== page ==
This strikes many progressives as harsh and unfeeling, but millions of Americans think this this is true because that’s what their experience has been, and as Fisher was arguing, it’s not necessarily true that a lean public sector is worse for working people. Texas (which is to the United States as the United States is to Britain on these kinds of comparisons) has pronounced income inequality, but the most recent round of Census data found that it’s one of the few states where median household incomes rose in 2011, and economists at the Dallas Fed have found that Texas is creating middle-income jobs at a greater rate than the United States as a whole.
Whether the American system is “better” than a safer, more predictable, more statist approach is a philosophical question, but in any case, this is a deal we we made, as a people, a long time ago. John Adams described it in 1780 in a letter to his wife Abigail: "I must study politics and war, that our sons may have liberty to study mathematics and philosophy. Our sons ought to study mathematics and philosophy, geography, natural history and naval architecture, navigation, commerce and agriculture in order to give their children a right to study painting, poetry, music, architecture, statuary, tapestry and porcelain."
With that in mind, I wohighly recommend Jason DeParle’s story, in the New York Times, about three women from Galveston--the “triplets,” as they were known at their high school, because they were so close--who were determined to break the cycle, took the logical steps to that effect, made it to college, and then fell short. "With little guidance from family or school officials, college became a leap that they braved without a safety net,” writes DeParle:
"The story of their lost footing is also the story of something larger — the growing role that education plays in preserving class divisions. Poor students have long trailed affluent peers in school performance, but from grade-school tests to college completion, the gaps are growing. With school success and earning prospects ever more entwined, the consequences carry far: education, a force meant to erode class barriers, appears to be fortifying them."
In other words, climbing the ladder is getting harder than it used to be, for economic reasons rather than social ones (like bias) or legal ones (like employment discrimination). DeParle cites a number of reasons why: the cost of a university education, for one thing, is getting more expensive, and the structural economy has changed since Adams’ day: if you're in the second generation and you want to go into agriculture, you can't just grab a roll of barb wire and fence yourself some farmland in Oklahoma.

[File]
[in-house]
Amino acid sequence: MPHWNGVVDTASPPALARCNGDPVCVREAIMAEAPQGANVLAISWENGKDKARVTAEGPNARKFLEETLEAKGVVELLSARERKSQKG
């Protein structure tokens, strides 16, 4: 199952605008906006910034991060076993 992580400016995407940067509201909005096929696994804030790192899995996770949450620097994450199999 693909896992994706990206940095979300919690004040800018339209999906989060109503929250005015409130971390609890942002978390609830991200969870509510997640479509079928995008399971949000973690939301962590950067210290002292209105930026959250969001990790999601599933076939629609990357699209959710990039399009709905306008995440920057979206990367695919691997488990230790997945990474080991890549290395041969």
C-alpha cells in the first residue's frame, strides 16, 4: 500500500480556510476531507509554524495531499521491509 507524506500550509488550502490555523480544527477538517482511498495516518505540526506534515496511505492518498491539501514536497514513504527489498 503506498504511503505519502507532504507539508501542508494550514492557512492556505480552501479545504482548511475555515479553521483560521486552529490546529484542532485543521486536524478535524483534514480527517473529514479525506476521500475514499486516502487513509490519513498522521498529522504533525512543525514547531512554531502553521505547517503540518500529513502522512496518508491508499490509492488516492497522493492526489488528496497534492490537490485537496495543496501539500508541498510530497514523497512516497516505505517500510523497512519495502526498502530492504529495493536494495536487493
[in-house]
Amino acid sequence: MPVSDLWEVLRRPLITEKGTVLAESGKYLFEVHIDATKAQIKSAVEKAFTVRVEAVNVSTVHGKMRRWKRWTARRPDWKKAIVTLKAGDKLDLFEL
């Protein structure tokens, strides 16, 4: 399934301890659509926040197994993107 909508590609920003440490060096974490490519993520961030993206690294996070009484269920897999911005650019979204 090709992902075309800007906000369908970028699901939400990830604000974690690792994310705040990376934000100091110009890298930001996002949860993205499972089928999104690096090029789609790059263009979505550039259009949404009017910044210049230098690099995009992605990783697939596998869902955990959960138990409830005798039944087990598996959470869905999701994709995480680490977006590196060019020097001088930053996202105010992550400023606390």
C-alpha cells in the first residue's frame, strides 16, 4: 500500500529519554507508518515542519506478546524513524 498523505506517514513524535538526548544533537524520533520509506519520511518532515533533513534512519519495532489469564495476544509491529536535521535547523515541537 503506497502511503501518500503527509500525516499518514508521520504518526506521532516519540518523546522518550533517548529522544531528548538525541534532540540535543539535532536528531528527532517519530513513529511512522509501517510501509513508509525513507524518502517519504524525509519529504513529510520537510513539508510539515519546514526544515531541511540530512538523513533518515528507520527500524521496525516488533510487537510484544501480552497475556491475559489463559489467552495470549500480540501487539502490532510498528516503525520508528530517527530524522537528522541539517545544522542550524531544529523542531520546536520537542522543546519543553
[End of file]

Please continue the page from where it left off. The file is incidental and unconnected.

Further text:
What DeParle's story illustrates so well, however, is that people could also use some kind of backstop, because inevitably something’s going to go wrong: a car breaks down, or a natural disaster hits the island, or suddenly there’s a baby involved, etc. Over time, a person's capacity to bounce back from these things increases--you finish your education or training, or you build up a nest egg, or you start to qualify for better jobs--but for young people, especially, the consequences of early setbacks tend to linger.
This brings us to what DeParle politely calls “changes in family structure, which have left fewer low-income students with the support of two-parent homes”--financial support, but also emotional support (as when parents advocate for their children's interests) and logistical guidance. As America's public-sector safety net is small relative to what we see in other rich countries, people have historically relied on ad-hoc personal safety nets as a supplement, and “traditional” family structures have been one of the major hedges against insecurity and poverty for many Americans since the beginning of time (1776), though not the only one. (I would like to think that this is one of the reasons that social conservatives are so exercised about “the decline of the family," although I’m uncomfortable with that way of putting it because “the decline of the family" is pretty closely tied to things like "women’s rights,” etc., which I support.) Given all of this we would do well to keep an eye out for alternative ways to supplement the safety net, whether from the government, the private sector, civil society, churches, or other voluntary or informal arrangements. In the absence of reliable bulwarks, the ladder is going to get more slippery. At stake is equality of opportunity, not just equality of outcomes.